During this month that ends in Halloween, the more I meditate on ebola, the more I see it as a symbol for “all that can go wrong” in a world where we don’t really understand ourselves, or the human body, or human relationships, or society in general, or, certainly and especially, Nature, from which this “dis-ease” either is or is not descended. (The alternative: ebola is a designer disease, set up to help kill off the “useless eaters” and bring on the police state.)
Ebola works so much better than war. After all, we just have to think about it, about bleeding to death from every orifice, and we’re terrified. Don’t want to go outside, where the winds might carry it. Don’t want to talk to anybody in case they sneeze, or breathe on us. Certainly don’t want to shake hands, or hug anybody.
It really makes no difference whether ebola is “real” (i.e., a single “dis-ease” with a single “cause”) or not. Just the very mention of it brings up Stephen King and other scare authors, all those awful zombie, monster and plague movies, etc.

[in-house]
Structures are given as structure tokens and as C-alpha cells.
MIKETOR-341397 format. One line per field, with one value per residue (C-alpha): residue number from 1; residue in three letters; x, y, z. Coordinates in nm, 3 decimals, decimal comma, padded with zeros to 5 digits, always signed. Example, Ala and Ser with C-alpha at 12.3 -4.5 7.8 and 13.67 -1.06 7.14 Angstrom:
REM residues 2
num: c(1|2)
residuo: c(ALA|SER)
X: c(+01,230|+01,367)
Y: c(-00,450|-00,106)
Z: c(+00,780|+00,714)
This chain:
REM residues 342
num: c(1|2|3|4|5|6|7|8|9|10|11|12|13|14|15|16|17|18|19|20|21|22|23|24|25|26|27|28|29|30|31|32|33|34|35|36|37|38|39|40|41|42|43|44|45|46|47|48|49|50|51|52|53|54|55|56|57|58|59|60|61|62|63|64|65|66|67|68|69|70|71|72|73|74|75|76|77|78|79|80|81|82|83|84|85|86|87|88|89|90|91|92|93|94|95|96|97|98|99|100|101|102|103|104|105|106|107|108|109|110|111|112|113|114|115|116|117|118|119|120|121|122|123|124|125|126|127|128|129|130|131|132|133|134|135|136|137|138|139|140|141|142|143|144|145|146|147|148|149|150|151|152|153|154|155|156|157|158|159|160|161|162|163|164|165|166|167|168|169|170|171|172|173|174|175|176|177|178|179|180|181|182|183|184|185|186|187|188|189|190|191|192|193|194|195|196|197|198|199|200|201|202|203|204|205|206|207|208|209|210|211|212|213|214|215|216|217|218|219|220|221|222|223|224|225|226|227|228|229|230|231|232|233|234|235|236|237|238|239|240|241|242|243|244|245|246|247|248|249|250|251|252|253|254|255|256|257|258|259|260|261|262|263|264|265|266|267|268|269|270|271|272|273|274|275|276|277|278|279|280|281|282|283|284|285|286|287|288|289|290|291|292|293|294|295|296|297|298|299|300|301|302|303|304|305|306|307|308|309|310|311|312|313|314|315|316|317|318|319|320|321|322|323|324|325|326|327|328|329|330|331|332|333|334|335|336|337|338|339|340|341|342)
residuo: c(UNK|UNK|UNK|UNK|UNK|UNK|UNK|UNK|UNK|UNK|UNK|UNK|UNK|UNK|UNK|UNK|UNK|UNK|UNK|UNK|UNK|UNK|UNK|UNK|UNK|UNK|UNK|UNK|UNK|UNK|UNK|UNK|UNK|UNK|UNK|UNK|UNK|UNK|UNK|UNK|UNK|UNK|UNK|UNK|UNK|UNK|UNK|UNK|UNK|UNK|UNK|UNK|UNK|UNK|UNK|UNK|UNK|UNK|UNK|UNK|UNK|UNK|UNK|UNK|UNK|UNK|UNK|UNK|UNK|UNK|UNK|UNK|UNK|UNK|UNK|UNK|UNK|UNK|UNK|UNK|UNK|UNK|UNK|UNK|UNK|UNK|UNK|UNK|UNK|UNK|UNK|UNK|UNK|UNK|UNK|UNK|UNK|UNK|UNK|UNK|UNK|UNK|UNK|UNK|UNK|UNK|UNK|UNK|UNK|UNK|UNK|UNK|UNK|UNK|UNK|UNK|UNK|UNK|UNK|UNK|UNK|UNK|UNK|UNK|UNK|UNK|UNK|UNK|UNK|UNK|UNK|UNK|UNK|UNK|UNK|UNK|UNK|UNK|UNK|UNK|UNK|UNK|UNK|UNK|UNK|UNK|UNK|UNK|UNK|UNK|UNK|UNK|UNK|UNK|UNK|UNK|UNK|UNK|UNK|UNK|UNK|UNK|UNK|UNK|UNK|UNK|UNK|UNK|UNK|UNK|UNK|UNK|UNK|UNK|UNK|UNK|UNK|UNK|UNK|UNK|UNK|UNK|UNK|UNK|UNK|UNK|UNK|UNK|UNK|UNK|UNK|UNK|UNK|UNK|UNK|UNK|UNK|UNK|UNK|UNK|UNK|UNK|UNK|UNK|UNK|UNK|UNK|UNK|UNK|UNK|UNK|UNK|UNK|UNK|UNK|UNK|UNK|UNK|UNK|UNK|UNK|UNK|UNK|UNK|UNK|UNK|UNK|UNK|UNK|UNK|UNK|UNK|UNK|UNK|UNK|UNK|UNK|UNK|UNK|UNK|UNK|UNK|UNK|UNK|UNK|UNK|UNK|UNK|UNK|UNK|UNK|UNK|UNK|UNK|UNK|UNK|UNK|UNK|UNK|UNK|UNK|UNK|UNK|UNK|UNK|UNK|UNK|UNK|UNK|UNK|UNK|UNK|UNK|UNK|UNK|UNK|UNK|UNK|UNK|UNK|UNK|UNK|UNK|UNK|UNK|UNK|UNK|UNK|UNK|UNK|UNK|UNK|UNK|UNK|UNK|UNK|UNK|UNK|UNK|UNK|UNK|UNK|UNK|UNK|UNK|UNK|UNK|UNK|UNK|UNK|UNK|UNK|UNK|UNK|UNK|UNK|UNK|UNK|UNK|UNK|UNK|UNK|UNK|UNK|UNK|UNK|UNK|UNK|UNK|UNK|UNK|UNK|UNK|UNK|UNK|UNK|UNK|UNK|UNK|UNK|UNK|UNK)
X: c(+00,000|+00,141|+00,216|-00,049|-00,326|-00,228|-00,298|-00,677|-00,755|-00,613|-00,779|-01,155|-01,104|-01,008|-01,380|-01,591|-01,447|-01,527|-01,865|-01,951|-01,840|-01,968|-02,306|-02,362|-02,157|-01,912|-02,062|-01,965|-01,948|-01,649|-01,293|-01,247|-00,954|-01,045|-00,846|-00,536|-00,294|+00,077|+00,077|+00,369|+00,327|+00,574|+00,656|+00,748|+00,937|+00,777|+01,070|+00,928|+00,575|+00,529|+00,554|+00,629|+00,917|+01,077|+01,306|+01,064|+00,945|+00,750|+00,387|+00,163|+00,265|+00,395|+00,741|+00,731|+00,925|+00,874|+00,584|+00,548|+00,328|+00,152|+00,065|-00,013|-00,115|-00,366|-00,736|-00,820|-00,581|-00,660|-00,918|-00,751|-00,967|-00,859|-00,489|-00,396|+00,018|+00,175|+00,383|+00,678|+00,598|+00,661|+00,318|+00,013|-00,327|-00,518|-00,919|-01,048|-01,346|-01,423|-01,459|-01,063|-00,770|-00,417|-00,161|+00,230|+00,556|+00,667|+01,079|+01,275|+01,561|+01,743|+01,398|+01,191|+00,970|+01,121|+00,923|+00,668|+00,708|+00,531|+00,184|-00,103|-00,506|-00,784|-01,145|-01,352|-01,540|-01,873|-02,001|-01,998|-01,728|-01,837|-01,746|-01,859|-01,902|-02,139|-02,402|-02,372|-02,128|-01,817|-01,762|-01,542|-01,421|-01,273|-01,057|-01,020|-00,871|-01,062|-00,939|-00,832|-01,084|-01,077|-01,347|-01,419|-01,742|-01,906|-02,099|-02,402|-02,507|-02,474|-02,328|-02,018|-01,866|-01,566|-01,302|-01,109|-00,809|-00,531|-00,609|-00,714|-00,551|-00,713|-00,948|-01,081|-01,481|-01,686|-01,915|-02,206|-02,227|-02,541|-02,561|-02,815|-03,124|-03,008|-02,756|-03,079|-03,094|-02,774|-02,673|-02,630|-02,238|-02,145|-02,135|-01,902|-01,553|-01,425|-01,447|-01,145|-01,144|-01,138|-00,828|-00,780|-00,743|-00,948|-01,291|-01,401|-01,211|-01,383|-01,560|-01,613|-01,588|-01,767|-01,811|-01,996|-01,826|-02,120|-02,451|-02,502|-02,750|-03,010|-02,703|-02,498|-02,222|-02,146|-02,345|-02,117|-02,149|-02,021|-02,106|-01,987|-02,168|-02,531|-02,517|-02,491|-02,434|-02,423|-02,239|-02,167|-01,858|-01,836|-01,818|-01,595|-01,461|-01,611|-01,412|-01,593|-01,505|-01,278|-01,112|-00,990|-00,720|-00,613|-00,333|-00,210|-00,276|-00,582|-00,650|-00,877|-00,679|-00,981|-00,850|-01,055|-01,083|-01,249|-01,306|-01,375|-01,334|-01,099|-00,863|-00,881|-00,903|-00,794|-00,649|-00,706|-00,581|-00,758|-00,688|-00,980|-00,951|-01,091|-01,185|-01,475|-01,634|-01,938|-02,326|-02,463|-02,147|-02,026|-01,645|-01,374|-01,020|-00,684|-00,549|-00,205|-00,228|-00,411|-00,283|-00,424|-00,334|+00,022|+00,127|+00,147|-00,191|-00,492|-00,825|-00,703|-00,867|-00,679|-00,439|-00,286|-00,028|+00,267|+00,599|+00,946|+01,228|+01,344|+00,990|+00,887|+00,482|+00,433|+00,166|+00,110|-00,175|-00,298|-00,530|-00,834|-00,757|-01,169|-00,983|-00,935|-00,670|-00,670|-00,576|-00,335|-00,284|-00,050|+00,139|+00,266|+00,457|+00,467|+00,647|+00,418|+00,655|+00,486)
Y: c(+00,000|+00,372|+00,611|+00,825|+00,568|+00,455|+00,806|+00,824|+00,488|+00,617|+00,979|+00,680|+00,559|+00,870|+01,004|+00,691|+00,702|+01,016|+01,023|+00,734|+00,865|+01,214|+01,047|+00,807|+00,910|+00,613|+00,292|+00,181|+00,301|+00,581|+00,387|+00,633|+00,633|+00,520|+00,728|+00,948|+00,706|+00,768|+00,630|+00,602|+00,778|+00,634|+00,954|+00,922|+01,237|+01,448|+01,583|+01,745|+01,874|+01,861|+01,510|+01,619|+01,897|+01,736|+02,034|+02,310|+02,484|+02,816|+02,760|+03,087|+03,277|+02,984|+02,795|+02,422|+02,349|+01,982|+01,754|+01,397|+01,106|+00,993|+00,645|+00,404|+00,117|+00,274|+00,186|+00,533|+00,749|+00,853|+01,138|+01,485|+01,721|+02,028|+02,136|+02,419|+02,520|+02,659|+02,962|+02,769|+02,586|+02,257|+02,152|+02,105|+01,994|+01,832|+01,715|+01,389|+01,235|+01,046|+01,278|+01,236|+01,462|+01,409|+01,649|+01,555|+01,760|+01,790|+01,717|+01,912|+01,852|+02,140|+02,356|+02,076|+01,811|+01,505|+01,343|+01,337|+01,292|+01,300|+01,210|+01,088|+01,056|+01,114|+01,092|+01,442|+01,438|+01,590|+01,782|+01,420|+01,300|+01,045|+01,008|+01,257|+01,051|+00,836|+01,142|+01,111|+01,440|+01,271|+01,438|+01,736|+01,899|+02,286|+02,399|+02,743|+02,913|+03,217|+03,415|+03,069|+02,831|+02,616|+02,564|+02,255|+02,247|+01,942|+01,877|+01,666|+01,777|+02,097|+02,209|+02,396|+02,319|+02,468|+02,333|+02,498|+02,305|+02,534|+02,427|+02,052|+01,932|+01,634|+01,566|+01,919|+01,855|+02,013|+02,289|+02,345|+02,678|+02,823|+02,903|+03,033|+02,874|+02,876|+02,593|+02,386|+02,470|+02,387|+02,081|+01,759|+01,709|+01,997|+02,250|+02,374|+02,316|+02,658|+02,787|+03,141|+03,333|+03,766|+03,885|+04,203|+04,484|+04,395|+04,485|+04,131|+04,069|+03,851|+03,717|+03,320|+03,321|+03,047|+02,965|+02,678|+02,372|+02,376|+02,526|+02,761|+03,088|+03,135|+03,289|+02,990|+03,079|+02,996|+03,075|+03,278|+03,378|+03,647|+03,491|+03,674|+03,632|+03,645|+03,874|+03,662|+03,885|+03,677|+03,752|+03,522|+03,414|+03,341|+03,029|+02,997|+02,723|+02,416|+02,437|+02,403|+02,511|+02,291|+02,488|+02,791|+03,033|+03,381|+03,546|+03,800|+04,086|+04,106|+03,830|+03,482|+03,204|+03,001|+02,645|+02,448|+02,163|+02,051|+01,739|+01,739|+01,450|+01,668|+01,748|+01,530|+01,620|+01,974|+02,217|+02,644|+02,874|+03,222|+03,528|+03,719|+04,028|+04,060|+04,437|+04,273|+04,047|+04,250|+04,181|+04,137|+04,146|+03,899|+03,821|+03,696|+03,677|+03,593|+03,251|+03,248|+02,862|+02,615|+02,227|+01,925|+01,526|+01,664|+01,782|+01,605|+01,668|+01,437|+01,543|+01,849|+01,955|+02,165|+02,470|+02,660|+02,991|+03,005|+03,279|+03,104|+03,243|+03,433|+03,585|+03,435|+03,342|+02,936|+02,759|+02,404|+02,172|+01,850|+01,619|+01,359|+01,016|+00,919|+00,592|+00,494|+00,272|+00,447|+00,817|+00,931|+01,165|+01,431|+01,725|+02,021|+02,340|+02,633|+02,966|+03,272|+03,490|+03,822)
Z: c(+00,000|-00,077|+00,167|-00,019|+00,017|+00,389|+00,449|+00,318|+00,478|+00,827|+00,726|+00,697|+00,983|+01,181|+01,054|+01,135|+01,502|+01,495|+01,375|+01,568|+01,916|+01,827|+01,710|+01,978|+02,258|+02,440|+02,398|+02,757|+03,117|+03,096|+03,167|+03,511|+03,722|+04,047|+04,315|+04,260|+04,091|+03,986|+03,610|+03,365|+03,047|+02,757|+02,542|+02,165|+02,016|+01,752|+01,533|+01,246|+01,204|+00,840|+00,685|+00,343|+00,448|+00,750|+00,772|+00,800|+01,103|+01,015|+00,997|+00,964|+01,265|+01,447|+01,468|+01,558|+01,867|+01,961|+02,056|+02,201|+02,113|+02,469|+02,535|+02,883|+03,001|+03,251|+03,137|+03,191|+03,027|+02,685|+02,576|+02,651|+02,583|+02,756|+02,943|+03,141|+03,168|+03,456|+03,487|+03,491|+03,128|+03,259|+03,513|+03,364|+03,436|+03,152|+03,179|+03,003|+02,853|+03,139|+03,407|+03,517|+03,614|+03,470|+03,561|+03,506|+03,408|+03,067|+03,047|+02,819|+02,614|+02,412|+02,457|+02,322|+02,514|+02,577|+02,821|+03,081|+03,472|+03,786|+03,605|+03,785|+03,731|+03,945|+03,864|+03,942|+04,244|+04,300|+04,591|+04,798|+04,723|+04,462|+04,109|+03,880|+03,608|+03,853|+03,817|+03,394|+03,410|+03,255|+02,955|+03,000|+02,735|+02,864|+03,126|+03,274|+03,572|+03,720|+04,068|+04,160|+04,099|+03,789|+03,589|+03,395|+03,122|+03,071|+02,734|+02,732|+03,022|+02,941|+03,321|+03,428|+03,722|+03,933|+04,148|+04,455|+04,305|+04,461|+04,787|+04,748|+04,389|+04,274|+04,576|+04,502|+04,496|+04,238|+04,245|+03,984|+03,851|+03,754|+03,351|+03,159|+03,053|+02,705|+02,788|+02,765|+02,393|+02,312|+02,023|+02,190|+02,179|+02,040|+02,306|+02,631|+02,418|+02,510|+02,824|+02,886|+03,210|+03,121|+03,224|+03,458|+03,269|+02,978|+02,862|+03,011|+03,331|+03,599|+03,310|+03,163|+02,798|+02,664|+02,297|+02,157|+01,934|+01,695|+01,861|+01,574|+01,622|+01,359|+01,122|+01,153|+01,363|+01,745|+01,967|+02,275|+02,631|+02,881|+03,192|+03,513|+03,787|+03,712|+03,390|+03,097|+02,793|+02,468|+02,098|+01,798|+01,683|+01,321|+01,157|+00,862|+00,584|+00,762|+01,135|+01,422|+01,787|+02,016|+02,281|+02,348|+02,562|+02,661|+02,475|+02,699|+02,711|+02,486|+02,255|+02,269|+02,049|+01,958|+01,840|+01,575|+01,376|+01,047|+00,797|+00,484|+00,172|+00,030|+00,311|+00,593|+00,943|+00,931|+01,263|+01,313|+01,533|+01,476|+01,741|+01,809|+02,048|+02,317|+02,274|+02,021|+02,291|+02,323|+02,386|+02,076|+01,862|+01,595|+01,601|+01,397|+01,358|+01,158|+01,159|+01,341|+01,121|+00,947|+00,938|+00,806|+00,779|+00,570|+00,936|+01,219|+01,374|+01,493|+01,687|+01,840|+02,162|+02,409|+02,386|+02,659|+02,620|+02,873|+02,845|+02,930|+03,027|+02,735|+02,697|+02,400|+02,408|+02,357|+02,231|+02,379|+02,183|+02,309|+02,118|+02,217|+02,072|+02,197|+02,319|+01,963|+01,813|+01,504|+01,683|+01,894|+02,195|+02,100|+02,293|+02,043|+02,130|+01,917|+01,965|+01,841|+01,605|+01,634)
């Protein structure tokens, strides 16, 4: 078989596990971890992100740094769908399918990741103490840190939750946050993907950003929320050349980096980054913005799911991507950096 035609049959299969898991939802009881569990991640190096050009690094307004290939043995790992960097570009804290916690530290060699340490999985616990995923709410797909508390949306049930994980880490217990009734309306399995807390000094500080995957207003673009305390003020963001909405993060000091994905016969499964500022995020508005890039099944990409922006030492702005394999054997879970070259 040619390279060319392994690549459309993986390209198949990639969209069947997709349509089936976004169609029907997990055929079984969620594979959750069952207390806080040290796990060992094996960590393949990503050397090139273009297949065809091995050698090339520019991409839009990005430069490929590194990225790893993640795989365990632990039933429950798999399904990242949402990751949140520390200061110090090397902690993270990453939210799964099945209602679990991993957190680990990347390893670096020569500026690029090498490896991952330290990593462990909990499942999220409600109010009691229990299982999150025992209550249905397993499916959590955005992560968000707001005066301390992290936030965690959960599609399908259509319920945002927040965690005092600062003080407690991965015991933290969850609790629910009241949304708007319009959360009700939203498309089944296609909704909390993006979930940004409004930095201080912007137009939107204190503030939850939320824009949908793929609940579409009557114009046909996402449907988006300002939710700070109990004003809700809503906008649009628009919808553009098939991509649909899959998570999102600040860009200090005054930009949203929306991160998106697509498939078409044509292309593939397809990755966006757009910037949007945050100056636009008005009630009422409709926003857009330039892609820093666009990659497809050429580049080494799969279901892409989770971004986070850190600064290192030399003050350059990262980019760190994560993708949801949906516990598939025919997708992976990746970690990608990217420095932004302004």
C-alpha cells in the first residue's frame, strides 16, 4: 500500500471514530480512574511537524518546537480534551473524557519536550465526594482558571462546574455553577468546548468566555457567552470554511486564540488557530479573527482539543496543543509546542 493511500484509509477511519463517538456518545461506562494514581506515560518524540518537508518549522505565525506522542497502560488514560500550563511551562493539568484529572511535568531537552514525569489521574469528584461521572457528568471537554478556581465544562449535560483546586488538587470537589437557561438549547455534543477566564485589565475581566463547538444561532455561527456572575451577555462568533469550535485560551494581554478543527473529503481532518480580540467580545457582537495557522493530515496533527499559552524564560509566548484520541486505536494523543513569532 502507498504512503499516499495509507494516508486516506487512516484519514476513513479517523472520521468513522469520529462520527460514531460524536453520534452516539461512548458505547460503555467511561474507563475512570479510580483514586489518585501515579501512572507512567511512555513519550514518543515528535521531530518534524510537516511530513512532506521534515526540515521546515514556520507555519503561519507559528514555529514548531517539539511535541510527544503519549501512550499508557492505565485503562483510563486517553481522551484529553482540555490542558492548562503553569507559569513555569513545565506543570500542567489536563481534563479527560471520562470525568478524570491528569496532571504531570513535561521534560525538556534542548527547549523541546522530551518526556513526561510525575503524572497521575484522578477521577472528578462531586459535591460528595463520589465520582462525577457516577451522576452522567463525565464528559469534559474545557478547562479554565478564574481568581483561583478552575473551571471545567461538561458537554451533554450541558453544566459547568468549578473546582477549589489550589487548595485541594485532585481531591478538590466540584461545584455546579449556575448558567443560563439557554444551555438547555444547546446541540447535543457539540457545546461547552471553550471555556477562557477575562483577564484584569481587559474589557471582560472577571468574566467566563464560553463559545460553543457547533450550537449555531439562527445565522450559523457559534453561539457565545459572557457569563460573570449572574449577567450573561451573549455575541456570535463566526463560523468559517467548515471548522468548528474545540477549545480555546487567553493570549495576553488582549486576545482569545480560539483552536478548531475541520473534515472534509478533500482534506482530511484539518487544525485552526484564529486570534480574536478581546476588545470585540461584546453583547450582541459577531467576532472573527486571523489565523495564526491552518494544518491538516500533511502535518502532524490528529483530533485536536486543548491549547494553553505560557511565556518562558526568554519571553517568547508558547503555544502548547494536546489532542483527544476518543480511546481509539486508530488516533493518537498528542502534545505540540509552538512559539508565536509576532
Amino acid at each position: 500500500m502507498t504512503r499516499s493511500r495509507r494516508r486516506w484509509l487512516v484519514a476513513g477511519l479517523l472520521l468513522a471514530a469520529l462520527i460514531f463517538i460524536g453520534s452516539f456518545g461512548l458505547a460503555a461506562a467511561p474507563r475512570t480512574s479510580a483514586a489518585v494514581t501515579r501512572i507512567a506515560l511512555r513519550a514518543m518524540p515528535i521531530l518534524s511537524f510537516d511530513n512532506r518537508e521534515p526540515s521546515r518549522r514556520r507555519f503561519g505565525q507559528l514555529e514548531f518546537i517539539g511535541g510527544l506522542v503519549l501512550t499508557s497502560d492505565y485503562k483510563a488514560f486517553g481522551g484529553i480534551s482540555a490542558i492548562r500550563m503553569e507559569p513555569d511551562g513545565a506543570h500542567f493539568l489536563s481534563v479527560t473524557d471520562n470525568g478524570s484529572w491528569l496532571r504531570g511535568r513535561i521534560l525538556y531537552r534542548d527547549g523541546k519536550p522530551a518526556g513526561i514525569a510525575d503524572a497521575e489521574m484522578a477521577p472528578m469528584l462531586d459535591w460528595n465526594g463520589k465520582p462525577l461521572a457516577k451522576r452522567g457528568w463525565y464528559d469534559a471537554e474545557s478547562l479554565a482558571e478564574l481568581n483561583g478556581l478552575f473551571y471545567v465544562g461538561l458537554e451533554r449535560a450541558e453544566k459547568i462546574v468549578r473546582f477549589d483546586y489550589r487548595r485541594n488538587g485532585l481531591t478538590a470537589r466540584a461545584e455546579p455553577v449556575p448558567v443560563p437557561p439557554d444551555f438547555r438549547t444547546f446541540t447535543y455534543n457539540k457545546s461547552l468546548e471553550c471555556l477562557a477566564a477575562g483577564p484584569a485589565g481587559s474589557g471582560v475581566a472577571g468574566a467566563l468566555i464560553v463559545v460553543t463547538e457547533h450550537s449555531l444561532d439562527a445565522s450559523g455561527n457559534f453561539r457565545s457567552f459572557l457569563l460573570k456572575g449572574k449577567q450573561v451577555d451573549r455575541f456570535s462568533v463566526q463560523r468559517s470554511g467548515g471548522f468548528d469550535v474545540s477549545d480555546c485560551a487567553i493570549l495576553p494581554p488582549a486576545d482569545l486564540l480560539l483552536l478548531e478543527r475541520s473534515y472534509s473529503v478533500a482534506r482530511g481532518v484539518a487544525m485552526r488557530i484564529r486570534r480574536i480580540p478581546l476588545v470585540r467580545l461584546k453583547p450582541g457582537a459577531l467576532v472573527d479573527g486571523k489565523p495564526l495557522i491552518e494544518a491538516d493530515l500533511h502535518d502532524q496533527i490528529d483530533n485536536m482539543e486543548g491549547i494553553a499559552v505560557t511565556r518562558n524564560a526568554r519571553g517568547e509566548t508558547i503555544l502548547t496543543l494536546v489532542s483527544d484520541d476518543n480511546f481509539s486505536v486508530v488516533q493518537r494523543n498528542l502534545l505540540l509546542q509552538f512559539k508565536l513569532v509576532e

Of course there are lots of things to do to possibly prevent ebola from ever “getting” us, including building the immune system so that it can ward off pathogens. That’s where eating right, sleeping adequately, managing stress, etc. comes in.
Even more crucial, it seems to me, is how ebola serves as the perfect foil for learning how to control the monkey mind, that part of us that freezes in fear while the nightmarish imagination runs rampant. If, inside ourselves, we instantly and automatically, go out of control, then how can we hope to ever control ebola?
Here’s an interesting and unusually thorough ebola article, via ran prieur.